Linux+ Certification Boot Camp (LPLUSBC)

Course Description Schedule Course Outline

About this Course

The CompTIA Linux+ exam covers fundamental management of Linux systems from the command line, user administration, file permissions, software configuration and management of Linux-based clients. Students seeking Linux+ certification are required to take a single CompTIA Linux+ examination, which measures:

1.0 Installation and Configuration: 22%
2.0 System Maintenance and Operations: 28%
3.0 Application and Services: 23%
4.0 Networking: 14%
5.0 Security: 13%

Who should attend

  • Network systems administrators and engineers who work with Linux-based servers and workstations


CompTIA Linux+ is a vendor-neutral certification, generic across distributions, targeted to individuals with a minimum of 6 to 12 months of practical Linux experience.

Class Prerequisites

  • The CompTIA Linux+ certification validates the knowledge and abilities of individuals with at least six months of practical Linux experience
  • A+ and N+ certification or the equivalent in experience is recommended

What You Will Learn

Upon completion of this course, you will be prepared to take the CompTIA Linux+ certification test after cementing your knowledge in the following tested subjects:

  • Installation and Configuration
  • System Maintenance and Operations
  • Application and Services
  • Networking
  • Security


What’s included?

Only Fast Lane's CompTIA Linux+ Boot Camp offers you the following benefits:

  • Skills to build and support Linux at all levels in the enterprise
  • Proper education and tools to prepare for Linux+ certification
  • Certification exam during the last day of class
  • Hands-on exposure to the latest and greatest technology
  • Snacks and Beverages included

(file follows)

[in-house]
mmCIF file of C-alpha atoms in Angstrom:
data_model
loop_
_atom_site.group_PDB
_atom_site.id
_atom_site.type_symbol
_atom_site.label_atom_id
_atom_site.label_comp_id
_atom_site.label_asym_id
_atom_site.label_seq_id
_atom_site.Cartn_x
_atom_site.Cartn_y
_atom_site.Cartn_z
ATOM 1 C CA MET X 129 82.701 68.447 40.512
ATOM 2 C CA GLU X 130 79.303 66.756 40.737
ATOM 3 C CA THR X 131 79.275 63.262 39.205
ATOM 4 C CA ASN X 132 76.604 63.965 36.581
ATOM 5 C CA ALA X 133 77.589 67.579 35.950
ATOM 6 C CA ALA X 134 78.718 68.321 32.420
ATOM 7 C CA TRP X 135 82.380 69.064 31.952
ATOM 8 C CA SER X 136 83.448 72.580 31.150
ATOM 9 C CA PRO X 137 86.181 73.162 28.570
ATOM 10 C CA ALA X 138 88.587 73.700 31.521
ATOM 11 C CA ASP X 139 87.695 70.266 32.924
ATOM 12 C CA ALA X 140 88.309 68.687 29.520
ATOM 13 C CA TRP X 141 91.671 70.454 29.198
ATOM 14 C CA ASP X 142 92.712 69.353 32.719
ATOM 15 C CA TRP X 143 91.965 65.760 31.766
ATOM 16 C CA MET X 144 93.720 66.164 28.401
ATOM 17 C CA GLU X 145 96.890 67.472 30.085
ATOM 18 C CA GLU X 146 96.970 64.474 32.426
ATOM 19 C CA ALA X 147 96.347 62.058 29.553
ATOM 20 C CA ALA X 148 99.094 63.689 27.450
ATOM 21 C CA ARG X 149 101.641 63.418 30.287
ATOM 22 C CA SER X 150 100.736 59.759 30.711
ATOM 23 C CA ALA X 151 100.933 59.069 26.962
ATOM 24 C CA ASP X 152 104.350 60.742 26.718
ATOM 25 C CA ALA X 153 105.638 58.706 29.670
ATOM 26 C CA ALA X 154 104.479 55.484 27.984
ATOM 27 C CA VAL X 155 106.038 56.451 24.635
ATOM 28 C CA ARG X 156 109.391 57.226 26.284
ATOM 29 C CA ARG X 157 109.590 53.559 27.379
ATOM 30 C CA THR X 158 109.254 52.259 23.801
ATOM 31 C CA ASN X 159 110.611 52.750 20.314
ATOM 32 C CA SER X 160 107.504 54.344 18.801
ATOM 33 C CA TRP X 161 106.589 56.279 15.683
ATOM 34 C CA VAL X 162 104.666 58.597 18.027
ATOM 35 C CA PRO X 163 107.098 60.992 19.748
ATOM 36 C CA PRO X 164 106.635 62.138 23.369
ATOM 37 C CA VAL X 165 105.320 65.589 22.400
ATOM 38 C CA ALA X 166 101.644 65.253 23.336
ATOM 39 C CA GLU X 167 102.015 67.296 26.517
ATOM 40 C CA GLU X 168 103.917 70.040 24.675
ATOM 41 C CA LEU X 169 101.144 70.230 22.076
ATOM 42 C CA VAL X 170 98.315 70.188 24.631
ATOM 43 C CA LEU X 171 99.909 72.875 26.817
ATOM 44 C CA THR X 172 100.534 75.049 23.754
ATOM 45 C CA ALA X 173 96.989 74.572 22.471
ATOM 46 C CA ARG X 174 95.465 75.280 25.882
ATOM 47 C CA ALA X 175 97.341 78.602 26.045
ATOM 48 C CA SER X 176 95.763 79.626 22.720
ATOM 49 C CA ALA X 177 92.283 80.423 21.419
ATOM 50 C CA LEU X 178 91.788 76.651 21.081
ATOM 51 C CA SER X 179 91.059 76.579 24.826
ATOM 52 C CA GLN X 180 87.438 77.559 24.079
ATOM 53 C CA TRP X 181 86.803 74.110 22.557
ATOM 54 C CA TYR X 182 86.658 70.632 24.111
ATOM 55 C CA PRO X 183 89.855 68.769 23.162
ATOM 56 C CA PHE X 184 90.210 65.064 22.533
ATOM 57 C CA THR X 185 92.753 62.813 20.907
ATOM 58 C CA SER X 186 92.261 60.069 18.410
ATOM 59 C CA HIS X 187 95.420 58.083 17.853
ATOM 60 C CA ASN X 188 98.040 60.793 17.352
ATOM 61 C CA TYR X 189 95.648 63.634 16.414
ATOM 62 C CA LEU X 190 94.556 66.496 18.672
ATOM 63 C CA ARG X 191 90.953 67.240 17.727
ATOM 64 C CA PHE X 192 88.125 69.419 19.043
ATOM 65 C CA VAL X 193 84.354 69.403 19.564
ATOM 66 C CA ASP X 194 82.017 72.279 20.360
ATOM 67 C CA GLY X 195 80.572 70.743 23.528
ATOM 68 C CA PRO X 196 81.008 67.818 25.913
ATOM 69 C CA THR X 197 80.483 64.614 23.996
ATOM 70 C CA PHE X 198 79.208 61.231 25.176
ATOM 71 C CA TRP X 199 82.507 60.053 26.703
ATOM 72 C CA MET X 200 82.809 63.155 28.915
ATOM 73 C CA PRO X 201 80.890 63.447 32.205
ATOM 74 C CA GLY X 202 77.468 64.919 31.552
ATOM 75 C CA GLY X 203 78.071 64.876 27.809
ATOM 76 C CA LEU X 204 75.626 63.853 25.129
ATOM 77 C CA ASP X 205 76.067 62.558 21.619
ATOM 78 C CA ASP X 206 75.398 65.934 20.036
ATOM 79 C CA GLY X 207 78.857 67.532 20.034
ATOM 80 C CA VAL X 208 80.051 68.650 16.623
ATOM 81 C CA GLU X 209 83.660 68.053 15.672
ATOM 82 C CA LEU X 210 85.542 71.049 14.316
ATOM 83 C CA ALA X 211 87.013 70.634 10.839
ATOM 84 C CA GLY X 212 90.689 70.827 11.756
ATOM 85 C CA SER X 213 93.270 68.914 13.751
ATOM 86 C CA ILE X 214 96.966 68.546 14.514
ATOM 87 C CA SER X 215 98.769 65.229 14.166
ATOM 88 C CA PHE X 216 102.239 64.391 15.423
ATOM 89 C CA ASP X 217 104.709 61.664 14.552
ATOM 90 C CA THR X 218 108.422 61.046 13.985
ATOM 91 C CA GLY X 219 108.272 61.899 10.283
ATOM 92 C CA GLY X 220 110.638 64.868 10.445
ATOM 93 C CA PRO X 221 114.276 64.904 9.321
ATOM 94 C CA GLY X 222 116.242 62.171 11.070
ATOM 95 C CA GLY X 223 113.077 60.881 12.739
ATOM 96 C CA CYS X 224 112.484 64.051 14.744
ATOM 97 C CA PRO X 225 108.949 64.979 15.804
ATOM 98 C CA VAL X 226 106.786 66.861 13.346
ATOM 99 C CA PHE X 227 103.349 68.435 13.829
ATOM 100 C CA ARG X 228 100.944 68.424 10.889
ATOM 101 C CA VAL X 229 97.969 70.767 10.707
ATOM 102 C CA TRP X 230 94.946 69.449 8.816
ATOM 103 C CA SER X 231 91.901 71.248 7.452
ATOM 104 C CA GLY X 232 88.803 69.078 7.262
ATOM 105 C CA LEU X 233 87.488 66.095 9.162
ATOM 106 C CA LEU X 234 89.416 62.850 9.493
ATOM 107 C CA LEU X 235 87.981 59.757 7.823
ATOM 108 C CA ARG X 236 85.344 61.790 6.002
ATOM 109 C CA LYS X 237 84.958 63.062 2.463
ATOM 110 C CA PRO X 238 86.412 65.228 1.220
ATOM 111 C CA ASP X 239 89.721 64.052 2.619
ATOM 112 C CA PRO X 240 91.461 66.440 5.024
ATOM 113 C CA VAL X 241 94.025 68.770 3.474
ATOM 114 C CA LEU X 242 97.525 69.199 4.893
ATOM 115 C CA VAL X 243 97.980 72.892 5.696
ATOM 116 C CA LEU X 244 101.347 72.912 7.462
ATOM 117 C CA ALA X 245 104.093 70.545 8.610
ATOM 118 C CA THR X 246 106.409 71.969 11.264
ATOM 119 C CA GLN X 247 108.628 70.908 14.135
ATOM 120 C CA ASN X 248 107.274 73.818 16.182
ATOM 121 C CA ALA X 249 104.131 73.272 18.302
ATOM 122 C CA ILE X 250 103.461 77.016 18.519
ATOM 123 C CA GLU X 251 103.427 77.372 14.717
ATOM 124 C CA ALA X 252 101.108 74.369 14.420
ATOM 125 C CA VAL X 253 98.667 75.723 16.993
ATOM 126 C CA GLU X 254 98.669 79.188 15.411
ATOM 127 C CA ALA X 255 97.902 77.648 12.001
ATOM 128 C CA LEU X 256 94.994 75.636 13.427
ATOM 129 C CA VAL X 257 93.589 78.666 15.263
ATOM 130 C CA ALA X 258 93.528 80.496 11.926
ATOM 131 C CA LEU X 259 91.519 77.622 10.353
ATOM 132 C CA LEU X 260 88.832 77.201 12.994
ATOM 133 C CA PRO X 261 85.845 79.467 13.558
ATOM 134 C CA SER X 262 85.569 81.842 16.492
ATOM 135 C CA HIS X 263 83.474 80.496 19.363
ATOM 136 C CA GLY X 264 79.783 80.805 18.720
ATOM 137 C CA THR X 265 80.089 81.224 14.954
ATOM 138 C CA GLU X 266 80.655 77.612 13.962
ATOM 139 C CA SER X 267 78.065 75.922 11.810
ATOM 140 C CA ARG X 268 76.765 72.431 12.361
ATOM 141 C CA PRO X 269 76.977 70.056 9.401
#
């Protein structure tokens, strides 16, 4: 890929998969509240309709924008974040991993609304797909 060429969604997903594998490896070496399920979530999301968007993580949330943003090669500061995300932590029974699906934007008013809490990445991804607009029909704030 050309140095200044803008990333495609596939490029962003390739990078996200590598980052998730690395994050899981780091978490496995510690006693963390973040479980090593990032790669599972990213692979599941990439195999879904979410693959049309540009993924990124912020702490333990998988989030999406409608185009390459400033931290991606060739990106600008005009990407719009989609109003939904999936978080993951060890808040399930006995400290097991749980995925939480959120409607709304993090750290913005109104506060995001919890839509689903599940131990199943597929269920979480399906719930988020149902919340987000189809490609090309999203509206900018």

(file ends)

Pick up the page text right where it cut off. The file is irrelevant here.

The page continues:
• Opportunity to achieve your Linux+ certification in a fraction of the time of traditional training while delivering industry-leading exam-passing percentages
  • Enhanced retention by employing accelerated learning techniques focused on committing information to long-term memory

Outline: Linux+ Certification Boot Camp (LPLUSBC)


Domain 1.0 Installation

  • 1.1 System hardware required
  • 1.2 Methods of installation
  • 1.3 Install multimedia options (e.g., video, sound, codecs)
  • 1.4 Purposes of Linux machines
  • 1.5 Software and services to be installed
  • 1.6 Partitioning
  • 1.7 Configuring file systems
  • 1.8 Configuring a boot manager
  • 1.9 Networking configuration and protocols
  • 1.10 Configuring peripherals

Domain 2.0 Management

  • 2.1 Manage local storage devices and file systems
  • 2.2 Mount and unmount varied file systems using CLI commands
  • 2.3 Create files and directories and modify files using CLI commands
  • 2.4 Execute content and directory searches using find and grep
  • 2.5 Create linked files using CLI commands
  • 2.6 Modify file and directory permissions and ownership using CLI commands
  • 2.7 Identify and modify default permissions for files and directories using CLI commands
  • 2.8 Perform and verify backups and restores
  • 2.9 Access and write data to recordable media
  • 2.10 Manage run levels and system initialization from the CLI and configuration files
  • 2.11 Identify, execute, manage and kill processes
  • 2.12 Differentiate core processes from non-critical services
  • 2.13 Repair packages and scripts
  • 2.14 Monitor and troubleshoot network activity
  • 2.15 Perform text manipulation
  • 2.16 Manage print jobs and print queues
  • 2.17 Perform remote management
  • 2.18 Perform NIS-related domain management
  • 2.19 Create, modify, and use basic shell scripts
  • 2.20 Create, modify, and delete user and group using CLI utilities
  • 2.21 Manage and access mail queues using CLI utilities